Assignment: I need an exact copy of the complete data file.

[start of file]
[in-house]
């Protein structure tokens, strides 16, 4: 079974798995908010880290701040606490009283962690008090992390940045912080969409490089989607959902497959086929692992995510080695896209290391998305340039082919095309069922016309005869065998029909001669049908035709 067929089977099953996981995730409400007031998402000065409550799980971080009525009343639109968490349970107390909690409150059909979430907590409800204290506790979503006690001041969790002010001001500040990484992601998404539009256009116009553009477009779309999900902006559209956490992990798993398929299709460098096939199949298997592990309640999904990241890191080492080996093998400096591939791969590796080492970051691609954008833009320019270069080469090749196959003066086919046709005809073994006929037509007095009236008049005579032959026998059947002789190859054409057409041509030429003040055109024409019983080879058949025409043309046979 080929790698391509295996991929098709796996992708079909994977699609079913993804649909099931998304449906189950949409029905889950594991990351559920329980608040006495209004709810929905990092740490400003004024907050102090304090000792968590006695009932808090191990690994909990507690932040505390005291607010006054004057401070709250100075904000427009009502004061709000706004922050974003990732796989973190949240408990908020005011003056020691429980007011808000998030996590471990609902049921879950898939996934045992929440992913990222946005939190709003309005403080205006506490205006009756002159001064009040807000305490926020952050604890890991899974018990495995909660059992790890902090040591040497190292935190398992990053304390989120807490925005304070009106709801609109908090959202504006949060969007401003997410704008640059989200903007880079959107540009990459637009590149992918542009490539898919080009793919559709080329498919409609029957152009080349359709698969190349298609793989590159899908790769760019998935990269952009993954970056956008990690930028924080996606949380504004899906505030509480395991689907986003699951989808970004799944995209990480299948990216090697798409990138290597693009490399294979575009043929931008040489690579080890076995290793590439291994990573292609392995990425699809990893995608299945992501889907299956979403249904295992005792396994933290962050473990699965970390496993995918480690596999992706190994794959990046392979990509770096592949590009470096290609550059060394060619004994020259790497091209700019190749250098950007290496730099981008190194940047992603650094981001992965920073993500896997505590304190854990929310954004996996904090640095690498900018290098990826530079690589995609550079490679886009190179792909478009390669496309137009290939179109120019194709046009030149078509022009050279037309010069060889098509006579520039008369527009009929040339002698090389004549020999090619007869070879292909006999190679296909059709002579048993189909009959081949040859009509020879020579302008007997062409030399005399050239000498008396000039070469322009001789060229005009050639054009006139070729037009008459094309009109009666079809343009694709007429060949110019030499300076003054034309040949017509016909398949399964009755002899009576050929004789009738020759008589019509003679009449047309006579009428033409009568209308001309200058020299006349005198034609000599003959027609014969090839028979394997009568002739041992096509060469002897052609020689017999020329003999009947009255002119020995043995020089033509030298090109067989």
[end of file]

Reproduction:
[in-house]
């Protein structure tokens, strides 16, 4: 079974798995908010880290701040606490009283962690008090992390940045912080969409490089989607959902497959086929692992995510080695896209290391998305340039082919095309069922016309005869065998029909001669049908035709 067929089977099953996981995730409400007031998402000065409550799980971080009525009343639109968490349970107390909690409150059909979430907590409800204290506790979503006690001041969790002010001001500040990484992601998404539009256009116009553009477009779309999900902006559209956490992990798993398929299709460098096939199949298997592990309640999904990241890191080492080996093998400096591939791969590796080492970051691609954008833009320019270069080469090749196959003066086919046709005809073994006929037509007095009236008049005579032959026998059947002789190859054409057409041509030429003040055109024409019983080879058949025409043309046979 080929790698391509295996991929098709796996992708079909994977699609079913993804649909099931998304449906189950949409029905889950594991990351559920329980608040006495209004709810929905990092740490400003004024907050102090304090000792968590006695009932808090191990690994909990507690932040505390005291607010006054004057401070709250100075904000427009009502004061709000706004922050974003990732796989973190949240408990908020005011003056020691429980007011808000998030996590471990609902049921879950898939996934045992929440992913990222946005939190709003309005403080205006506490205006009756002159001064009040807000305490926020952050604890890991899974018990495995909660059992790890902090040591040497190292935190398992990053304390989120807490925005304070009106709801609109908090959202504006949060969007401003997410704008640059989200903007880079959107540009990459637009590149992918542009490539898919080009793919559709080329498919409609029957152009080349359709698969190349298609793989590159899908790769760019998935990269952009993954970056956008990690930028924080996606949380504004899906505030509480395991689907986003699951989808970004799944995209990480299948990216090697798409990138290597693009490399294979575009043929931008040489690579080890076995290793590439291994990573292609392995990425699809990893995608299945992501889907299956979403249904295992005792396994933290962050473990699965970390496993995918480690596999992706190994794959990046392979990509770096592949590009470096290609550059060394060619004994020259790497091209700019190749250098950007290496730099981008190194940047992603650094981001992965920073993500896997505590304190854990929310954004996996904090640095690498900018290098990826530079690589995609550079490679886009190179792909478009390669496309137009290939179109120019194709046009030149078509022009050279037309010069060889098509006579520039008369527009009929040339002698090389004549020999090619007869070879292909006999190679296909059709002579048993189909009959081949040859009509020879020579302008007997062409030399005399050239000498008396000039070469322009001789060229005009050639054009006139070729037009008459094309009109009666079809343009694709007429060949110019030499300076003054034309040949017509016909398949399964009755002899009576050929004789009738020759008589019509003679009449047309006579009428033409009568209308001309200058020299006349005198034609000599003959027609014969090839028979394997009568002739041992096509060469002897052609020689017999020329003999009947009255002119020995043995020089033509030298090109067989």